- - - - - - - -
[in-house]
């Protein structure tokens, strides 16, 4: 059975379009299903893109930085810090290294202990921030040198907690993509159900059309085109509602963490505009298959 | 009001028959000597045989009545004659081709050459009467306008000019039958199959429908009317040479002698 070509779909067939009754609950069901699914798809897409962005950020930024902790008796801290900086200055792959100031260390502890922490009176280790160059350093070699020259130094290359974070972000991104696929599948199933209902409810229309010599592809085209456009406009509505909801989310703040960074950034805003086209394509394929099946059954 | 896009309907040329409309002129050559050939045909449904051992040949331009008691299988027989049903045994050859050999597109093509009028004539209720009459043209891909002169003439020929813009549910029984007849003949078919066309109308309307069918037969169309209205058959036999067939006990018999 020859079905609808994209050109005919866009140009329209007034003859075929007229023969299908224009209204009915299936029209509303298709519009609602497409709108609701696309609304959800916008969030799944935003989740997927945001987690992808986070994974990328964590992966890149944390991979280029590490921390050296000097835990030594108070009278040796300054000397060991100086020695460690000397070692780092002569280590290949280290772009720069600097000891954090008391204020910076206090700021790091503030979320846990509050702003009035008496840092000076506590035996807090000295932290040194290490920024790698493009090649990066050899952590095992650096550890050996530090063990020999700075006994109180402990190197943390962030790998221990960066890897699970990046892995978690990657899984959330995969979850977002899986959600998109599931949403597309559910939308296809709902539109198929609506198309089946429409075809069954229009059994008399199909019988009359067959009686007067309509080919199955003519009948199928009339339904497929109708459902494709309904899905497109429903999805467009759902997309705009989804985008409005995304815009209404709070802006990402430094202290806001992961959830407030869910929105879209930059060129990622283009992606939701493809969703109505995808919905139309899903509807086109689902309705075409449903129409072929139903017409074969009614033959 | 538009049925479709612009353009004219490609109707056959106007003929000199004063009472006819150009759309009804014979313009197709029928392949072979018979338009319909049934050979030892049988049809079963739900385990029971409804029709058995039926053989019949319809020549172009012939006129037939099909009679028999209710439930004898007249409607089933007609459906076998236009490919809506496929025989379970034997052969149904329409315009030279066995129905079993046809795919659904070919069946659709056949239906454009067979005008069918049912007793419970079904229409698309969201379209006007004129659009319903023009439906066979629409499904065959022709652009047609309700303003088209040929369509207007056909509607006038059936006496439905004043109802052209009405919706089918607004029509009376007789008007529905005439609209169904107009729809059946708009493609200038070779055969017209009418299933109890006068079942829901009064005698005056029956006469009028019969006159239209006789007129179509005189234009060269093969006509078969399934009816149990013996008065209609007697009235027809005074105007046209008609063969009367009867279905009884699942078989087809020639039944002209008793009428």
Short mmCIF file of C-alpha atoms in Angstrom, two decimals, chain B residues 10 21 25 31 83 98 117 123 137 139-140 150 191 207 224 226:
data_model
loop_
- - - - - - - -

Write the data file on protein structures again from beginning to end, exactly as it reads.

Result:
[in-house]
């Protein structure tokens, strides 16, 4: 059975379009299903893109930085810090290294202990921030040198907690993509159900059309085109509602963490505009298959 | 009001028959000597045989009545004659081709050459009467306008000019039958199959429908009317040479002698 070509779909067939009754609950069901699914798809897409962005950020930024902790008796801290900086200055792959100031260390502890922490009176280790160059350093070699020259130094290359974070972000991104696929599948199933209902409810229309010599592809085209456009406009509505909801989310703040960074950034805003086209394509394929099946059954 | 896009309907040329409309002129050559050939045909449904051992040949331009008691299988027989049903045994050859050999597109093509009028004539209720009459043209891909002169003439020929813009549910029984007849003949078919066309109308309307069918037969169309209205058959036999067939006990018999 020859079905609808994209050109005919866009140009329209007034003859075929007229023969299908224009209204009915299936029209509303298709519009609602497409709108609701696309609304959800916008969030799944935003989740997927945001987690992808986070994974990328964590992966890149944390991979280029590490921390050296000097835990030594108070009278040796300054000397060991100086020695460690000397070692780092002569280590290949280290772009720069600097000891954090008391204020910076206090700021790091503030979320846990509050702003009035008496840092000076506590035996807090000295932290040194290490920024790698493009090649990066050899952590095992650096550890050996530090063990020999700075006994109180402990190197943390962030790998221990960066890897699970990046892995978690990657899984959330995969979850977002899986959600998109599931949403597309559910939308296809709902539109198929609506198309089946429409075809069954229009059994008399199909019988009359067959009686007067309509080919199955003519009948199928009339339904497929109708459902494709309904899905497109429903999805467009759902997309705009989804985008409005995304815009209404709070802006990402430094202290806001992961959830407030869910929105879209930059060129990622283009992606939701493809969703109505995808919905139309899903509807086109689902309705075409449903129409072929139903017409074969009614033959 | 538009049925479709612009353009004219490609109707056959106007003929000199004063009472006819150009759309009804014979313009197709029928392949072979018979338009319909049934050979030892049988049809079963739900385990029971409804029709058995039926053989019949319809020549172009012939006129037939099909009679028999209710439930004898007249409607089933007609459906076998236009490919809506496929025989379970034997052969149904329409315009030279066995129905079993046809795919659904070919069946659709056949239906454009067979005008069918049912007793419970079904229409698309969201379209006007004129659009319903023009439906066979629409499904065959022709652009047609309700303003088209040929369509207007056909509607006038059936006496439905004043109802052209009405919706089918607004029509009376007789008007529905005439609209169904107009729809059946708009493609200038070779055969017209009418299933109890006068079942829901009064005698005056029956006469009028019969006159239209006789007129179509005189234009060269093969006509078969399934009816149990013996008065209609007697009235027809005074105007046209008609063969009367009867279905009884699942078989087809020639039944002209008793009428």
Short mmCIF file of C-alpha atoms in Angstrom, two decimals, chain B residues 10 21 25 31 83 98 117 123 137 139-140 150 191 207 224 226:
data_model
loop_